For good reason, Pople titles part six of this biography "The Marital Disasters: 1936-1939". Spencer acted boldly under Patricia's spell. He signed over his home to her, to fund her lifestyle. Unable to cope, Hilda and their two daughters left that home, and she filed for divorce. During the aftermath, Patricia continued to influence Stanley. Pople phrases this muddle as clearly as anyone might: "By an astute balancing act, she could arrange affairs to benefit her materially while freeing her from the sexual obligations of marriage, for which Hilda would be available." (361) Assuming marriage to Patricia would be but a "legal formality", Spencer married Patricia as soon as the law permitted.
The triple arrangement proved stillborn. He importuned his patrons; neither wife wanted him. Doubling his feminine inspirations for art, he included Elsie, his Cookham maid, and Daphne, a generous friend. Another war drafted Spencer as a commissioned artist. He illustrated Port Glasgow shipyard. He envisioned typically a larger platform for his murals than even that war's duration could fulfill. Meanwhile, he tried to woo faltering Hilda. A devout Christian Scientist, her views never jibed with Stanley's eclecticism. As Patricia pithily put it when Hilda was institutionalized: "God talked to her. It is just that he talked a little more inconveniently than usual." (432)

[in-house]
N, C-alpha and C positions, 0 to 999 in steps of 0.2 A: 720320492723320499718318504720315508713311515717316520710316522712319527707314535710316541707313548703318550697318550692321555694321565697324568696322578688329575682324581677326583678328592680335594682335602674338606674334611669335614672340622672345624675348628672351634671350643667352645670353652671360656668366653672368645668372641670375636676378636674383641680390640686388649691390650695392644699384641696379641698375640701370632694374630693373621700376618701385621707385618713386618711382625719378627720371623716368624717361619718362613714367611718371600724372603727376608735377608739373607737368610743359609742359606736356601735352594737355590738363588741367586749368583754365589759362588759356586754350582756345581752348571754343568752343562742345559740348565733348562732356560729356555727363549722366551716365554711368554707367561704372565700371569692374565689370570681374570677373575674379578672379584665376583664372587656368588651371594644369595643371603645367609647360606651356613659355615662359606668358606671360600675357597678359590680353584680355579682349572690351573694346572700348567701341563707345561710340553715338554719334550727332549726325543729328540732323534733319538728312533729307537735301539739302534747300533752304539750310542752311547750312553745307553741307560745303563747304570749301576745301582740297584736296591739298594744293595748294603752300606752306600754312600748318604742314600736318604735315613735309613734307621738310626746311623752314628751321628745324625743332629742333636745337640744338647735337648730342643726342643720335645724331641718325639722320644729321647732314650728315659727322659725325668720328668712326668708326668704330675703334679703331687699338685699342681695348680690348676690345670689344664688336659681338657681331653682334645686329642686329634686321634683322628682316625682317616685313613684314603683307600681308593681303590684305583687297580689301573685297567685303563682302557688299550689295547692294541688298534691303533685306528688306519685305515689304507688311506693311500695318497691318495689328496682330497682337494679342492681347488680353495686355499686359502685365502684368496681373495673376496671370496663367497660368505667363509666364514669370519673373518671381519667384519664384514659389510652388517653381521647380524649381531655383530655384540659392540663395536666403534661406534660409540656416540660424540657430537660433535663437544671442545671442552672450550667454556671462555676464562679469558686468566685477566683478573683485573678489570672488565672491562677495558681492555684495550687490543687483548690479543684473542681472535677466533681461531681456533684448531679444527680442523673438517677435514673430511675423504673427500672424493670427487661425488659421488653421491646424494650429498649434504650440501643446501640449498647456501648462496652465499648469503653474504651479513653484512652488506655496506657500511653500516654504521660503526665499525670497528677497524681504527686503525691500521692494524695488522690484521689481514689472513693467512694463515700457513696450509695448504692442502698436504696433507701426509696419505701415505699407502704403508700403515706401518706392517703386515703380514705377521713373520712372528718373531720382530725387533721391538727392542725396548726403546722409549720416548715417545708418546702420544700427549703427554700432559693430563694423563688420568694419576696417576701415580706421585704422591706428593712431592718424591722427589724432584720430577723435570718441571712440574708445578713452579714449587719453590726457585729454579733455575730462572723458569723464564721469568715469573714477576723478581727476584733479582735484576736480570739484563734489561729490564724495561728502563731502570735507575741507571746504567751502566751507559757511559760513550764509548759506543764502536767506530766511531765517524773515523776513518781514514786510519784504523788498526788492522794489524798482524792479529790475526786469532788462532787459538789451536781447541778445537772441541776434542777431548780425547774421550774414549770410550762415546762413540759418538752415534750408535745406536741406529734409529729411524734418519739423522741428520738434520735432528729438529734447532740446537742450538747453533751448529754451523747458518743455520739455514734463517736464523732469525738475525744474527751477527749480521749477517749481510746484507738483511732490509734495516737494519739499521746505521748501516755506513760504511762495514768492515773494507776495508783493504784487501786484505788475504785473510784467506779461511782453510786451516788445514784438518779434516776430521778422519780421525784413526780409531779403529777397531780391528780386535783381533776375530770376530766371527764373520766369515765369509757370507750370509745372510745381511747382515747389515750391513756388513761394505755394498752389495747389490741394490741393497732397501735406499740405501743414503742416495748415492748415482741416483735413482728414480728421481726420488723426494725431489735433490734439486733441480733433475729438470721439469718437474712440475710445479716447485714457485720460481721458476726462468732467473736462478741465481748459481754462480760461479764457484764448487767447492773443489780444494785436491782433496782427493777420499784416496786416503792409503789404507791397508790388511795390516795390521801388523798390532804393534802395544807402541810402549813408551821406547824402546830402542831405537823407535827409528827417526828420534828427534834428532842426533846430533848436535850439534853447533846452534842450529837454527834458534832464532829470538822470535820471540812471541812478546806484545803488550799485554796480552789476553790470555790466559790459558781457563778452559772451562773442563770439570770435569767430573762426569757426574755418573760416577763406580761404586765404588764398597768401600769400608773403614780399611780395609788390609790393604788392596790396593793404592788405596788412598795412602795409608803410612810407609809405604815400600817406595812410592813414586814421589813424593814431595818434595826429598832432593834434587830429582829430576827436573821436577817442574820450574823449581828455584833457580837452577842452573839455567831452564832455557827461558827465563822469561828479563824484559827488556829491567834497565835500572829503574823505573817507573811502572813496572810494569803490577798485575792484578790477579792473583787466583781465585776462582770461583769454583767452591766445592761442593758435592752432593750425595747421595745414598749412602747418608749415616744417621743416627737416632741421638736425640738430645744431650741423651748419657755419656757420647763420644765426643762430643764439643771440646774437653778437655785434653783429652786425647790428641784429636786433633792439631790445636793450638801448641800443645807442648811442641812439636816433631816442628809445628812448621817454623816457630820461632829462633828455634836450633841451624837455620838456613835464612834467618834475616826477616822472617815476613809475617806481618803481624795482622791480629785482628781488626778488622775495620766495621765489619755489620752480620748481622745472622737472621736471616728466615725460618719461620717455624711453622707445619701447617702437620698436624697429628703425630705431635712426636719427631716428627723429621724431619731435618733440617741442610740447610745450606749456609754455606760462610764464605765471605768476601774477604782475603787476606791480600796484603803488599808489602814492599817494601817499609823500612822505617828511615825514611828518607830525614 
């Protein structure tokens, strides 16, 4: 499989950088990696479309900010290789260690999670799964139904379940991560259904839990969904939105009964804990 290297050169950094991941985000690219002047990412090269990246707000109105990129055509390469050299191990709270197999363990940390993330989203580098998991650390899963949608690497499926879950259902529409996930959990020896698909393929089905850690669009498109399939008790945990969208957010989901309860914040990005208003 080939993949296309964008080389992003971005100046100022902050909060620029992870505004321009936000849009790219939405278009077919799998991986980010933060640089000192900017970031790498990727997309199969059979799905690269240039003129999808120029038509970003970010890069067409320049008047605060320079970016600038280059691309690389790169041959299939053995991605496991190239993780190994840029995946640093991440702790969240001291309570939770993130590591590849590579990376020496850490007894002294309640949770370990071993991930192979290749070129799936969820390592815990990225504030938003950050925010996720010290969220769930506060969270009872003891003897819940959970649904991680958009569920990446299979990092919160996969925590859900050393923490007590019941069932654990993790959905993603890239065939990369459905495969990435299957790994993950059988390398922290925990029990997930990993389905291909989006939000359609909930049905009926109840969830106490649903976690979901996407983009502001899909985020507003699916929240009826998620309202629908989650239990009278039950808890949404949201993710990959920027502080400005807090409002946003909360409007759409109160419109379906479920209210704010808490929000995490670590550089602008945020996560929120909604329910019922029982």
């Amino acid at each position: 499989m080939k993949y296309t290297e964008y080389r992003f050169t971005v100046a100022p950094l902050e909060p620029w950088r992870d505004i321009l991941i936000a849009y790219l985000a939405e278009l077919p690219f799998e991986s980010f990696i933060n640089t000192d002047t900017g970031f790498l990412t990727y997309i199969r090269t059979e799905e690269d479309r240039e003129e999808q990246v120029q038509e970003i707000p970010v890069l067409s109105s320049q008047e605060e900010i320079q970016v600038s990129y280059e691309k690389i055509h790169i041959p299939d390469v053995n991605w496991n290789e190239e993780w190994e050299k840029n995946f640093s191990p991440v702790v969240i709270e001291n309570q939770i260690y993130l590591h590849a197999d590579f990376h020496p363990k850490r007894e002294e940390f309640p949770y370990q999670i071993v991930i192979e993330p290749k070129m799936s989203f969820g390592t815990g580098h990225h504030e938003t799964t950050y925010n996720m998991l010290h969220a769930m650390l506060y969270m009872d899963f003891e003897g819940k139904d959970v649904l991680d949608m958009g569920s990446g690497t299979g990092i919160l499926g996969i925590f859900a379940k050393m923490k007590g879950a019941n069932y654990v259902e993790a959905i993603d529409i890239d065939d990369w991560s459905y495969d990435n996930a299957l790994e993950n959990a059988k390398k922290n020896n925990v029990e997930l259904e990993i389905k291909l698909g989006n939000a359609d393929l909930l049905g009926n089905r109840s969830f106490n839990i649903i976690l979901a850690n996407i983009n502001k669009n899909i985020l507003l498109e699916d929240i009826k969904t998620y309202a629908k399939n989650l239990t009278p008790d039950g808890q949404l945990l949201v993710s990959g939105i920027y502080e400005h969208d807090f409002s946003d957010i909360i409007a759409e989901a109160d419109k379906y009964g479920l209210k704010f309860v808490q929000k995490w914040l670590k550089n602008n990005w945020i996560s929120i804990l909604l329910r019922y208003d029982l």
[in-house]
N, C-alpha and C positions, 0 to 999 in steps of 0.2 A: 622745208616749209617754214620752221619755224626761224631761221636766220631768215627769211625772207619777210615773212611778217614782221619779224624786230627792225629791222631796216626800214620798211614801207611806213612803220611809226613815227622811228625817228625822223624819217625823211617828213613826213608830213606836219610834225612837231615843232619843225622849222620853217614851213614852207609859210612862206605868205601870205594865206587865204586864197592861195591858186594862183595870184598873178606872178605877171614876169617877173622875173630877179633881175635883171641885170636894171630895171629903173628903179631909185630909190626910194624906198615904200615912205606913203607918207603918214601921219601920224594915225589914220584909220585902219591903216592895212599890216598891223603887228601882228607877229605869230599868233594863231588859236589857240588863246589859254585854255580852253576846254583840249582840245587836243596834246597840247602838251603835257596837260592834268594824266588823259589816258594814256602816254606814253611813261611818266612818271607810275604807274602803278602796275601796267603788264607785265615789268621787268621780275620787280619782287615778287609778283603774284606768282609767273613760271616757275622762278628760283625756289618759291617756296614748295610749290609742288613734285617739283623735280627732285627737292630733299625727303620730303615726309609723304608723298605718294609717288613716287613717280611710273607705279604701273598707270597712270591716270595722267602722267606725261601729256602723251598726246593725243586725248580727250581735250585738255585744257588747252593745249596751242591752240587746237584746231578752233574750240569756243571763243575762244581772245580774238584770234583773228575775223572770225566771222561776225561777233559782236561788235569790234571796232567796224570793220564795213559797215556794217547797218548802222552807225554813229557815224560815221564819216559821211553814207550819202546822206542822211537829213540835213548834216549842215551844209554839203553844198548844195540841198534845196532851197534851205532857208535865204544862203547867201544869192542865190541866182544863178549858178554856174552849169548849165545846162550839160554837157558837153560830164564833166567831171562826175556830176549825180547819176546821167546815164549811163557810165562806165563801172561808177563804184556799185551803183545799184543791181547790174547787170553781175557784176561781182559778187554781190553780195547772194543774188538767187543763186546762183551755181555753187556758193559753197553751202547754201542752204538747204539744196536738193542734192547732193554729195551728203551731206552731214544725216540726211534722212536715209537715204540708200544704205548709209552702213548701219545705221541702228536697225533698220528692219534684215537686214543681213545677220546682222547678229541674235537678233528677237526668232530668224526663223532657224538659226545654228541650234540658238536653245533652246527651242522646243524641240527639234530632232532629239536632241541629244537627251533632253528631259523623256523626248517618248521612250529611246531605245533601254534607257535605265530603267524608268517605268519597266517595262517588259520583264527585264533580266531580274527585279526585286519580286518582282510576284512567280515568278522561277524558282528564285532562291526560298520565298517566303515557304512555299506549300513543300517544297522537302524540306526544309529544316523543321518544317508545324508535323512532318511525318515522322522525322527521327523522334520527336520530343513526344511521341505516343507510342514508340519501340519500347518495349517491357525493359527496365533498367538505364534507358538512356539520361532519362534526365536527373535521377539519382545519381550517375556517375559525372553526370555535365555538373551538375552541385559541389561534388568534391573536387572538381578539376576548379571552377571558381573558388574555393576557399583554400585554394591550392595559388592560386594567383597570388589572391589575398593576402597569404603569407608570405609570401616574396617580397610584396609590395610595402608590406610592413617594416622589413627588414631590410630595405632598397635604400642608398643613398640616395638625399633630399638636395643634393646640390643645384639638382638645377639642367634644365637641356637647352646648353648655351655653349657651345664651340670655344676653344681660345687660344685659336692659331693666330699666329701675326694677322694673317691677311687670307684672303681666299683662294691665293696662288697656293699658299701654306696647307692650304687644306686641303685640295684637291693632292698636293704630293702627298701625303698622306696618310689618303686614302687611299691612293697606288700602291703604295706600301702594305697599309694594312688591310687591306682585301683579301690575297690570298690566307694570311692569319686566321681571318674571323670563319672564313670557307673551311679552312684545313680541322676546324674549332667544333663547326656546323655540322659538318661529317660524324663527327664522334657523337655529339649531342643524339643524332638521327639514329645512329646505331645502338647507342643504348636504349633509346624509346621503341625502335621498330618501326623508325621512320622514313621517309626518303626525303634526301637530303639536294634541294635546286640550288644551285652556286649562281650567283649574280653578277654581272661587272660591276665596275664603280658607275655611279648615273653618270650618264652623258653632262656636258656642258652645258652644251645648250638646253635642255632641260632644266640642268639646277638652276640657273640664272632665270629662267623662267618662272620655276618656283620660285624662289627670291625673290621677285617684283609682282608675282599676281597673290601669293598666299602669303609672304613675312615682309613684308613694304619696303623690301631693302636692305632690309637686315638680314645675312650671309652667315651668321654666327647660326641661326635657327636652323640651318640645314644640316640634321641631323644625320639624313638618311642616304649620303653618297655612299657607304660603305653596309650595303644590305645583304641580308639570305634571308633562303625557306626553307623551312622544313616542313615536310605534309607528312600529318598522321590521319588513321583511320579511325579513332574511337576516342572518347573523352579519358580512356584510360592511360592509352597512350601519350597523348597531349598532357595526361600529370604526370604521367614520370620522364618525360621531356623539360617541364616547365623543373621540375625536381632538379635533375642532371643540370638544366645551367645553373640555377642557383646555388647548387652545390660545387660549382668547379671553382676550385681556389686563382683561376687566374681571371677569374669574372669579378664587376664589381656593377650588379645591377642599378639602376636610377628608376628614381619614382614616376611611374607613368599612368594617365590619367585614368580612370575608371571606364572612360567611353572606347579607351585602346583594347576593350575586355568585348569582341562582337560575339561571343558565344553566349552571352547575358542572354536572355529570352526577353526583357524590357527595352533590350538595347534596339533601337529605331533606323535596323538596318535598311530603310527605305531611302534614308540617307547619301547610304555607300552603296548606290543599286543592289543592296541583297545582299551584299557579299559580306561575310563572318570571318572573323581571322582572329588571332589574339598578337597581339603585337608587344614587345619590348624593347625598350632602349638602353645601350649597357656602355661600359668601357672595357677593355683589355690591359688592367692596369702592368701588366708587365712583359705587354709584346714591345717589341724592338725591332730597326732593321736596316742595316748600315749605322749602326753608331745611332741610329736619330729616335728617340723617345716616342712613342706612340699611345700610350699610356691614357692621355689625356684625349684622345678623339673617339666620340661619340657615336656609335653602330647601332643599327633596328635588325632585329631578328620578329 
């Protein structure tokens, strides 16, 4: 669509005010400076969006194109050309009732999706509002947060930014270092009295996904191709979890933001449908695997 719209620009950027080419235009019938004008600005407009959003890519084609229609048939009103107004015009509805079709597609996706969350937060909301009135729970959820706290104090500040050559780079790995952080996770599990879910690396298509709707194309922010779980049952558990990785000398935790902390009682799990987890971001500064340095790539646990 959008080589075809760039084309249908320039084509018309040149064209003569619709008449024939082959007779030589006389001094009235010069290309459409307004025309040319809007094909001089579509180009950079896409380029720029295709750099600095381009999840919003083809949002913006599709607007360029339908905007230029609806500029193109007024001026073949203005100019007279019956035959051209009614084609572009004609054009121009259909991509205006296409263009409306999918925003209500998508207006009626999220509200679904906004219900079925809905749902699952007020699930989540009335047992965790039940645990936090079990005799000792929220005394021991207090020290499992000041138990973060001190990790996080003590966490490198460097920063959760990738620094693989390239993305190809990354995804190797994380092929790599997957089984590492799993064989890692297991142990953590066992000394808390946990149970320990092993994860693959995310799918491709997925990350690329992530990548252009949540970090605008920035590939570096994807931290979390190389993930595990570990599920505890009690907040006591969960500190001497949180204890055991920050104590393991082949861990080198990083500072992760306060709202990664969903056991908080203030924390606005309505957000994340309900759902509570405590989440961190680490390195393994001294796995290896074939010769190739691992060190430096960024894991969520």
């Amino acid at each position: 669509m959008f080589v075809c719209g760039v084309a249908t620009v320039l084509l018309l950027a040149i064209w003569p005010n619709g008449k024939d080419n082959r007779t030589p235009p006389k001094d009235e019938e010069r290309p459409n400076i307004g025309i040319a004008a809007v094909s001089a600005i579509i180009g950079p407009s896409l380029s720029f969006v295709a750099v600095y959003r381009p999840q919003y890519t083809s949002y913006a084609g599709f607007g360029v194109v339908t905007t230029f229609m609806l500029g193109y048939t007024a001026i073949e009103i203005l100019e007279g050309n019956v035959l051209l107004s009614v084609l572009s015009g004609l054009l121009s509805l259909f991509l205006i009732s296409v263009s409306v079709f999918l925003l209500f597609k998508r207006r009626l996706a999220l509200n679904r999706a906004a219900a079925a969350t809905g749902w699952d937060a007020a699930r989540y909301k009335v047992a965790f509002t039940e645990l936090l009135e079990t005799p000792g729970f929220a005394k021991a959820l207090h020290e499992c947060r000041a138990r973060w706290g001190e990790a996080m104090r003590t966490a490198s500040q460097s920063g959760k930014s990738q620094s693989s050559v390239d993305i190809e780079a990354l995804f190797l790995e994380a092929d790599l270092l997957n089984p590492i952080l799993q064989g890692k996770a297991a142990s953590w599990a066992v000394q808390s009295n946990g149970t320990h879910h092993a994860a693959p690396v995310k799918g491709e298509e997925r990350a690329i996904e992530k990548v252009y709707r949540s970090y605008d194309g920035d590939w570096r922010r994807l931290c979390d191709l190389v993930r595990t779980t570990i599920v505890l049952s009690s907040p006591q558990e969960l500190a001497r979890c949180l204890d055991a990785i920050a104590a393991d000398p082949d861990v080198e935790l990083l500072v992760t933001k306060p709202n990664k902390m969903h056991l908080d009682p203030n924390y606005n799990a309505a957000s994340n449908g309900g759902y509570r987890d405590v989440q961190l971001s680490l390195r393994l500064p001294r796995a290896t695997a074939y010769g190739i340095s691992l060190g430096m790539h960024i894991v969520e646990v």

He painted two more resurrections, as the end of the war found here a touching depiction in joyful reunions, and in one, a portrayal of Hilda as needing support getting up after her own return from the dead, it seems. In Glasgow, he had met what Pople calls the "last of his major handholders", Charlotte. A married psychiatrist, a German émigré who had studied with Jung, she found Stanley a congenial sort given his mystical bent. After the war, he tried to keep all of his women content, as they came and went in his bachelor life then. He divorced Patricia on grounds of non-consummation, and while he continued to pine for female companionship, unstinting devotion to his art took precedence over his desires. He pursued Hilda, but slowly he convinced himself at last of the futility.